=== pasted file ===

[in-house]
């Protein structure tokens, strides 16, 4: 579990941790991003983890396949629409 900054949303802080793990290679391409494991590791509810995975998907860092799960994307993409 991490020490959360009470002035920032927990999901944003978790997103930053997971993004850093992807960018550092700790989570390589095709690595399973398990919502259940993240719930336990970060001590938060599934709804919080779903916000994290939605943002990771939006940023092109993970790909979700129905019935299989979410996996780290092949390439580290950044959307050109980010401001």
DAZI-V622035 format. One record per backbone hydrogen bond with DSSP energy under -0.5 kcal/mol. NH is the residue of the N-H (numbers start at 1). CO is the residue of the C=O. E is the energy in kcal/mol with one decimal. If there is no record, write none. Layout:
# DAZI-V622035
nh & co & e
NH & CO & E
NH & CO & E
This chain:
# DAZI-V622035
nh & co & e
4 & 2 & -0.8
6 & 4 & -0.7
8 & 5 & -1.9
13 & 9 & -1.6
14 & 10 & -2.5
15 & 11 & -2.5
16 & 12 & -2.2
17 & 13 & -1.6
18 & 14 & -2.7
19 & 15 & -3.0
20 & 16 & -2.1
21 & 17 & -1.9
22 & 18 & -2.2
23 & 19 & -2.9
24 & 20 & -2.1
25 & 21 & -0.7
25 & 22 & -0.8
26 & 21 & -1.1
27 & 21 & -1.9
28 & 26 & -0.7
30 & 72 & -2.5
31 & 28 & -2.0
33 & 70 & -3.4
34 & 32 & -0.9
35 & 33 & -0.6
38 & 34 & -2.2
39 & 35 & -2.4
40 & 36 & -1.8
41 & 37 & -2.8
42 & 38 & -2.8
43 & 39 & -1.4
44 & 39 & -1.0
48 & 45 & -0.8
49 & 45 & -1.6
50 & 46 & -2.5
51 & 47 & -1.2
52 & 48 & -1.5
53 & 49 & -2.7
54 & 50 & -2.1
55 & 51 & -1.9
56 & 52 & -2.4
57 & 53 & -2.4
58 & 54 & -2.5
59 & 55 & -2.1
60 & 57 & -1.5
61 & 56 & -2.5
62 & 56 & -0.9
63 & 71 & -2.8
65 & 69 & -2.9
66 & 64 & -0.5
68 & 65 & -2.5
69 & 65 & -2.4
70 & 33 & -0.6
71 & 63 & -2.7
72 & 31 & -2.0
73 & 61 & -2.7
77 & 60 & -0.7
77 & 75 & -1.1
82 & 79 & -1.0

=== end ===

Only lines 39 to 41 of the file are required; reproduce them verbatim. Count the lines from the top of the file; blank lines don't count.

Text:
41 & 37 & -2.8
42 & 38 & -2.8
43 & 39 & -1.4